Dawn, who is married to Will and mum to four-year-old, Abigail, said, “I started experiencing symptoms three months after Abigail was born in May 2013. My legs were weak and I would fall over often, even down the stairs, and would be unable to get up off the floor. I thought it was something to do with just having given birth, but when I talked to friends and family I realised it wasn’t normal. Then in August 2013, when I was at the Highland Games with my family, I collapsed, and knew I needed to get checked out. The doctors initially thought it could be anaemia but after lots of testing they still couldn’t figure out what it was.”
In January 2014 Will started to notice a problem with Dawn’s breathing. He said, “I spotted it before Dawn did. I could tell her breathing wasn’t great because I could see when she was sleeping her whole body seemed to be working extra hard just to get air. Then she would be so tired the next day because she obviously wasn’t getting enough oxygen to help her sleep. At this point she was sometimes trying to sleep for up to 18 hours a day.
“Once our GP had ruled out anaemia and other theories, Dawn was referred to a neurologist. As soon as the neurologist saw her she immediately sent hospital for tests. I think the doctor knew even at that stage that it was MND but couldn’t officially say. Then, by a stroke of luck, when Dawn went to the hospital, the doctor who admitted her spotted her breathing issues and got her onto a respirator before anything else - it turns out Dawn was in respiratory failure at that point, so it was a very fortunate coincidence that the admitting doctor spotted this. When I saw Dawn she had tubes coming out all over the place. It was really scary seeing her like this but actually it was a godsend because the transformation was immediate.”
Dawn said, “I now have tubes in my nose and an oxygen tank with me permanently. The machine actually does the work of my lungs so that I can breathe - my lungs and chest muscles are now so weak that I cannot breathe on my own. The difference this had made has been life changing. Will and I noticed a huge improvement literally overnight. I now have much more energy because I’m sleeping better – which I need with a toddler in the house!”
Dawn, who was a care assistant for people with learning disabilities, stopped working just before having Abigail. Will developed video games for a living but gave up his job at the start of 2014, to care for Dawn and Abigail full-time.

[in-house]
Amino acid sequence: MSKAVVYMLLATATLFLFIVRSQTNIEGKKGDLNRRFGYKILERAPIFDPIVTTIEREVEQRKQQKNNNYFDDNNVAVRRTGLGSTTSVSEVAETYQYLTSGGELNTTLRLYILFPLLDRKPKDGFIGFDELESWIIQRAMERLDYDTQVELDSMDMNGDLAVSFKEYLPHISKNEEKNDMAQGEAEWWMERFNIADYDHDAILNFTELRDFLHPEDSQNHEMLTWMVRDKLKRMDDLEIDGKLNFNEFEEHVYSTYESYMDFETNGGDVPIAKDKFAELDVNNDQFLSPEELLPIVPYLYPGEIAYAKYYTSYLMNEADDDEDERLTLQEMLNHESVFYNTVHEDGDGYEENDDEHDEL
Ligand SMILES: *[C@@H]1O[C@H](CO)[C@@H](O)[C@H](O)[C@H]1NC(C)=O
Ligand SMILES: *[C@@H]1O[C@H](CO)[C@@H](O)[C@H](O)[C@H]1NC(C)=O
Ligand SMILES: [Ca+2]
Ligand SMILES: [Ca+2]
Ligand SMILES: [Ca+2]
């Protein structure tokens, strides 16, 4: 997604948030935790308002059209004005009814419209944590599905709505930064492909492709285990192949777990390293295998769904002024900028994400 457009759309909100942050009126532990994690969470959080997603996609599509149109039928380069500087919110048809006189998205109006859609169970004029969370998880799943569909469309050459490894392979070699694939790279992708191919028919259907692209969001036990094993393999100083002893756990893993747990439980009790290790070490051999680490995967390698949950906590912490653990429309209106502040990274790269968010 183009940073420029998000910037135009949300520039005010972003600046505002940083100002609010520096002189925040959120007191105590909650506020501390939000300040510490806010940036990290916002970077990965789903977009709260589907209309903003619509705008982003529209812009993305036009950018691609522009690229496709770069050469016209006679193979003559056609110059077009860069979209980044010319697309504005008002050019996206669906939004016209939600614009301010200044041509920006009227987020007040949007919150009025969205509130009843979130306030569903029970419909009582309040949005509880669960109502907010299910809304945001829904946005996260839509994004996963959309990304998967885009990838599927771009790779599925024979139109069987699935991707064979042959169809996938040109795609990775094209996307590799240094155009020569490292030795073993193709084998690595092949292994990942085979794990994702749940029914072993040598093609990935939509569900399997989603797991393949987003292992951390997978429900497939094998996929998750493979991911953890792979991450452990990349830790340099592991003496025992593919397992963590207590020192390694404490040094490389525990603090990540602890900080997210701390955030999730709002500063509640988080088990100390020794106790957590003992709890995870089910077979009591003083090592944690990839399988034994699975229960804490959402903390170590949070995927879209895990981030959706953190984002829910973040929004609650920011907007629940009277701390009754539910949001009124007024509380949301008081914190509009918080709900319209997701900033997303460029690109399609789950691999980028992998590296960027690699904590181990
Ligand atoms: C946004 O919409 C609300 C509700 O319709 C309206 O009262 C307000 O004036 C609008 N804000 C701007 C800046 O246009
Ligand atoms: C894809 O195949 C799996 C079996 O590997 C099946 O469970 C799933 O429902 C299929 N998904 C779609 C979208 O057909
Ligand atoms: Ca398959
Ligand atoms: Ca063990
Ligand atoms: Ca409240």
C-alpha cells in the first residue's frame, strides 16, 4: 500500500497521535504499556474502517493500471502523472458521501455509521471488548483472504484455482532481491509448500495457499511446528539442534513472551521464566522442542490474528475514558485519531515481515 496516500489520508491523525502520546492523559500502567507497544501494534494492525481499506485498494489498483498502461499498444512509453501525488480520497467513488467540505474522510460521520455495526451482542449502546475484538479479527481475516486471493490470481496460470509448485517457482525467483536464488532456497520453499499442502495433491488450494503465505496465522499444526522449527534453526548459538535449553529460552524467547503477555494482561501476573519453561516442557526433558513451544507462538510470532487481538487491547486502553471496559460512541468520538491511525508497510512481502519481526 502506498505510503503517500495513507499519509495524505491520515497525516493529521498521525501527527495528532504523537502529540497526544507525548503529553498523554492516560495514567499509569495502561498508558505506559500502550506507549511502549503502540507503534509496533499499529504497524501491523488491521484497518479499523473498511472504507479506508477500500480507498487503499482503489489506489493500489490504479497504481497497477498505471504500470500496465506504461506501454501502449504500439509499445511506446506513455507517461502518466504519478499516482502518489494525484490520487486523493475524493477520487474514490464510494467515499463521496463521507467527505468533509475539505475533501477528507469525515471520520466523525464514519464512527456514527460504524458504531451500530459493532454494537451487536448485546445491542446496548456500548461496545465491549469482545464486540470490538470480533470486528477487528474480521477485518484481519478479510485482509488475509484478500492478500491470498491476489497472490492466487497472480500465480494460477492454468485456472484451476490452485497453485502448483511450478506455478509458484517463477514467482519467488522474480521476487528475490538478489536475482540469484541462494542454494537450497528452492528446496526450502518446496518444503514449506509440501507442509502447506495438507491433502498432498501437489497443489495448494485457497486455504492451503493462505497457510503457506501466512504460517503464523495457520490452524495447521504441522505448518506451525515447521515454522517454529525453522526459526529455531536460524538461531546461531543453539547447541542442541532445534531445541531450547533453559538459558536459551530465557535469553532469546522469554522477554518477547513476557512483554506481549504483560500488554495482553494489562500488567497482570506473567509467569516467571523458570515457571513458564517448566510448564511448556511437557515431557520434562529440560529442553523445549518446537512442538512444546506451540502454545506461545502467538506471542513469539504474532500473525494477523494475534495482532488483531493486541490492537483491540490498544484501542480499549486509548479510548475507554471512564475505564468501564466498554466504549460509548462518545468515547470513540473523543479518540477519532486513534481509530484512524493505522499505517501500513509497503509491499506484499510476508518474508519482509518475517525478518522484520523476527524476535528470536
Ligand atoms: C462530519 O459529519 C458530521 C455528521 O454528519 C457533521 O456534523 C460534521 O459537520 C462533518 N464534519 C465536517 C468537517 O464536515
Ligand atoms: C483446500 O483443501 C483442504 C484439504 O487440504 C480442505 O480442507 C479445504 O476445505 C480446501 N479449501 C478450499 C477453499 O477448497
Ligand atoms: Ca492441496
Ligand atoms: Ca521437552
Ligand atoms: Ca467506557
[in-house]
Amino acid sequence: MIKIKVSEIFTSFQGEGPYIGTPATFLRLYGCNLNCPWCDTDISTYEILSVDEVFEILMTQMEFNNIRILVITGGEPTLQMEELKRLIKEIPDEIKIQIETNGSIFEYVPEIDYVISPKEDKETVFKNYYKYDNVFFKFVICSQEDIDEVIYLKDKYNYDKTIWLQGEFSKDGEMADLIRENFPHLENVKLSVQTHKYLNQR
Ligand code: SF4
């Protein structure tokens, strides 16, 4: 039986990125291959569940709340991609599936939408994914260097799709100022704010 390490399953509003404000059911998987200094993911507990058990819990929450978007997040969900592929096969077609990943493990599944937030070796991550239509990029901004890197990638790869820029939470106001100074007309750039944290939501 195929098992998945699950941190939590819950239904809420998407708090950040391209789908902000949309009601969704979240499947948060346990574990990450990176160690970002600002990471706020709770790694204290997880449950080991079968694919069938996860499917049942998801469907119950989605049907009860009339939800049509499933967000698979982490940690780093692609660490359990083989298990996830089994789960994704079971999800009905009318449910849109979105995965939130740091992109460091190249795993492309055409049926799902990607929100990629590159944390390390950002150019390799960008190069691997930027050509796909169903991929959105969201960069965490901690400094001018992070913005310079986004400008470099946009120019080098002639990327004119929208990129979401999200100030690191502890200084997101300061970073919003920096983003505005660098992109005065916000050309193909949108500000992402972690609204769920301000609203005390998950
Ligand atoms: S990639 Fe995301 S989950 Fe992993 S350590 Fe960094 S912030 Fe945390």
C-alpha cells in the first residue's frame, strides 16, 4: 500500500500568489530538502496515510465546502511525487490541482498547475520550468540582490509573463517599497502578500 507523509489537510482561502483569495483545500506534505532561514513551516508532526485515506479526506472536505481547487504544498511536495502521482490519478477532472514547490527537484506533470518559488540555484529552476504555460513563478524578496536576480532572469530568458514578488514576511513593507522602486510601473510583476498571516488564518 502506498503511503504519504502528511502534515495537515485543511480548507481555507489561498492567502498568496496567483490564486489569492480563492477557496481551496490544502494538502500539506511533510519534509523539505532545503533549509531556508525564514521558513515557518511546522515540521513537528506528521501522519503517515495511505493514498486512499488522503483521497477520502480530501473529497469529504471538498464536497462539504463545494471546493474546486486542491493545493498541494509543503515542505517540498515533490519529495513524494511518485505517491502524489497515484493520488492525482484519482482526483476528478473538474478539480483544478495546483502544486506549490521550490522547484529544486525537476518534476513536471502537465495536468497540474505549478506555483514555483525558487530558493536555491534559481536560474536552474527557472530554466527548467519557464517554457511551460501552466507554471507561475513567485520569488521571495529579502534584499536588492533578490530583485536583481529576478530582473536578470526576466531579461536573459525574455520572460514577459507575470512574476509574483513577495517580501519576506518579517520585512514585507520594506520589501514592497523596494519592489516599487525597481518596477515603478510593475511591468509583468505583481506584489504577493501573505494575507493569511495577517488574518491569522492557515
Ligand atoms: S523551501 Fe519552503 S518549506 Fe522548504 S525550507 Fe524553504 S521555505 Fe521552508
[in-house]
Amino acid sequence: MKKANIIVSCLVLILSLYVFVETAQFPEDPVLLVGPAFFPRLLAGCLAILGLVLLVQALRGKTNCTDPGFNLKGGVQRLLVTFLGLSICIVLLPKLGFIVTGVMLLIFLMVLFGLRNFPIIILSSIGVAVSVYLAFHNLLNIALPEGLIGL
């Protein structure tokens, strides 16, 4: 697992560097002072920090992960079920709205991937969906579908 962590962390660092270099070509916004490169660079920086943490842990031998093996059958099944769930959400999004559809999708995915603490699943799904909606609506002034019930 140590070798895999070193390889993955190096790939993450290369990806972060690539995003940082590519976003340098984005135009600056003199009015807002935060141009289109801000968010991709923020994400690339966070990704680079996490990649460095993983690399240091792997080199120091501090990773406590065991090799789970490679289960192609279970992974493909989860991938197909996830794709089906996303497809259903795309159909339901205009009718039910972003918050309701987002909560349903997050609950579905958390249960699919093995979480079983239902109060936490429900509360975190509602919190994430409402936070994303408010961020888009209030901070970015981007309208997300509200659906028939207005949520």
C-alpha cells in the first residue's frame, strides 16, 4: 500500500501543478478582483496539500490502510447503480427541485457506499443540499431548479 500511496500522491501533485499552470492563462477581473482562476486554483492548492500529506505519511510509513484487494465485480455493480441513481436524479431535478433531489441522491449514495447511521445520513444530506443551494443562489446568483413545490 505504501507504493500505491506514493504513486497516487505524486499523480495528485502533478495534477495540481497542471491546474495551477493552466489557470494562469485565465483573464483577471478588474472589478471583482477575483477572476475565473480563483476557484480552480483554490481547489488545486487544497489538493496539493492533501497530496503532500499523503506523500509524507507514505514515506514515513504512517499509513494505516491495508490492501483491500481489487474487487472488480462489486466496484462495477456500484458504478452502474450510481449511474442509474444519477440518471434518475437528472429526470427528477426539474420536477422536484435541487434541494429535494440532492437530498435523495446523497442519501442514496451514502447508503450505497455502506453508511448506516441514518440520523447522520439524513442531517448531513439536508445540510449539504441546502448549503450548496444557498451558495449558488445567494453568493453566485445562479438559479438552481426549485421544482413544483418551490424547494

Within the first year of symptoms Dawn was bed-bound. She could no longer get up the stairs and had to sleep in their living room. Dawn said, “One of the most difficult things has been losing my independence. I can’t go out on my own, look after my daughter or even make myself a drink. I am extremely lucky to have Will and the rest of my family.
“Six months after Abigail was born, I couldn’t look after her myself anymore. It’s heart-breaking. Now she will ask questions like, “Why can’t you use your fork properly, mummy?” or “What’s wrong with your legs?” She doesn’t fully understand but she knows something is wrong, even though it’s all she’s ever known. We can’t think ahead too much – as cliché as it sounds, we are taking it one day at a time and enjoying every moment as a family.”
After the official diagnosis in September 2014, Dawn and Will started attending MND Scotland’s support group in Dunfermline, and began using other services offered by the charity. Will said, “The group has been fantastic. Your social life just slips away from you so it’s an opportunity to meet people and share experiences with others who have been through, or are going through what you are. Maggie Edwards, MND Scotland’s Welfare and Benefits Advisor, has been a lifesaver. She has been so supportive and has helped us fill in complicated forms, which has lifted a huge weight off our shoulders.” Dawn added, “The NHS has also been fantastic. I couldn’t fault the care I have received.
“I have already taken part in a few research projects. I am on the Scottish MND Register, which is really important for gathering information about MND across Scotland. If you have MND but aren’t on the register, please get in touch with MND Scotland. As part of this project I have also donated a saliva sample so that my genes can be examined. If I fit the criteria for research, I’ll do it. Anything to help us find a cure."